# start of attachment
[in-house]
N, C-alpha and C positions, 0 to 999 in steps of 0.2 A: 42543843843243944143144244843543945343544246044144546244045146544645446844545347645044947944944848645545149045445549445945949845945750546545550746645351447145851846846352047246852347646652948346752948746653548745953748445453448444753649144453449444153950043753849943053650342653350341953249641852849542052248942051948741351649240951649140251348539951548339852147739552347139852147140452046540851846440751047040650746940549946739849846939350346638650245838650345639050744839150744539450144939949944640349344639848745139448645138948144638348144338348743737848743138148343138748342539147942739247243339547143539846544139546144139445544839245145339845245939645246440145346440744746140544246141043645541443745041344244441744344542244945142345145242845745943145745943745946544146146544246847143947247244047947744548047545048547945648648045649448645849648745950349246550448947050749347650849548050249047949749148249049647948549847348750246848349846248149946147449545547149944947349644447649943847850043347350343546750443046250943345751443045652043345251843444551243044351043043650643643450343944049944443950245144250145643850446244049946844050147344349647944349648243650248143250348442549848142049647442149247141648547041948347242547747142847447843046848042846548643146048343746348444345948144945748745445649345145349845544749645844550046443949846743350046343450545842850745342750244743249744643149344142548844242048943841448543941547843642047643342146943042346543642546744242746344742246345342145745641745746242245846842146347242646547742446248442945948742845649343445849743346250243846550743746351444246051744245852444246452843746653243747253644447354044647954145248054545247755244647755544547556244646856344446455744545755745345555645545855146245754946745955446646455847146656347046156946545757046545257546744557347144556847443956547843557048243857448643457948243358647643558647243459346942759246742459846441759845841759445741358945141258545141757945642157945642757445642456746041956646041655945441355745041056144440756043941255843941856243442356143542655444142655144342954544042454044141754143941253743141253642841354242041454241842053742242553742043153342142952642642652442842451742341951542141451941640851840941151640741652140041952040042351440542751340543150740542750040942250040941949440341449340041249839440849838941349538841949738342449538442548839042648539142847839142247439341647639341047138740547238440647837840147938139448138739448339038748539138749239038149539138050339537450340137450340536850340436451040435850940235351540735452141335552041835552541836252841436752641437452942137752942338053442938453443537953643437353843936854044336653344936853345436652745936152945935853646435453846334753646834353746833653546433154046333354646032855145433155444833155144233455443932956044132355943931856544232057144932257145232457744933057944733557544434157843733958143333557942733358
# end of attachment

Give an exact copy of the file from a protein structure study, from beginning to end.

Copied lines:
[in-house]
N, C-alpha and C positions, 0 to 999 in steps of 0.2 A: 42543843843243944143144244843543945343544246044144546244045146544645446844545347645044947944944848645545149045445549445945949845945750546545550746645351447145851846846352047246852347646652948346752948746653548745953748445453448444753649144453449444153950043753849943053650342653350341953249641852849542052248942051948741351649240951649140251348539951548339852147739552347139852147140452046540851846440751047040650746940549946739849846939350346638650245838650345639050744839150744539450144939949944640349344639848745139448645138948144638348144338348743737848743138148343138748342539147942739247243339547143539846544139546144139445544839245145339845245939645246440145346440744746140544246141043645541443745041344244441744344542244945142345145242845745943145745943745946544146146544246847143947247244047947744548047545048547945648648045649448645849648745950349246550448947050749347650849548050249047949749148249049647948549847348750246848349846248149946147449545547149944947349644447649943847850043347350343546750443046250943345751443045652043345251843444551243044351043043650643643450343944049944443950245144250145643850446244049946844050147344349647944349648243650248143250348442549848142049647442149247141648547041948347242547747142847447843046848042846548643146048343746348444345948144945748745445649345145349845544749645844550046443949846743350046343450545842850745342750244743249744643149344142548844242048943841448543941547843642047643342146943042346543642546744242746344742246345342145745641745746242245846842146347242646547742446248442945948742845649343445849743346250243846550743746351444246051744245852444246452843746653243747253644447354044647954145248054545247755244647755544547556244646856344446455744545755745345555645545855146245754946745955446646455847146656347046156946545757046545257546744557347144556847443956547843557048243857448643457948243358647643558647243459346942759246742459846441759845841759445741358945141258545141757945642157945642757445642456746041956646041655945441355745041056144440756043941255843941856243442356143542655444142655144342954544042454044141754143941253743141253642841354242041454241842053742242553742043153342142952642642652442842451742341951542141451941640851840941151640741652140041952040042351440542751340543150740542750040942250040941949440341449340041249839440849838941349538841949738342449538442548839042648539142847839142247439341647639341047138740547238440647837840147938139448138739448339038748539138749239038149539138050339537450340137450340536850340436451040435850940235351540735452141335552041835552541836252841436752641437452942137752942338053442938453443537953643437353843936854044336653344936853345436652745936152945935853646435453846334753646834353746833653546433154046333354646032855145433155444833155144233455443932956044132355943931856544232057144932257145232457744933057944733557544434157843733958143333557942733358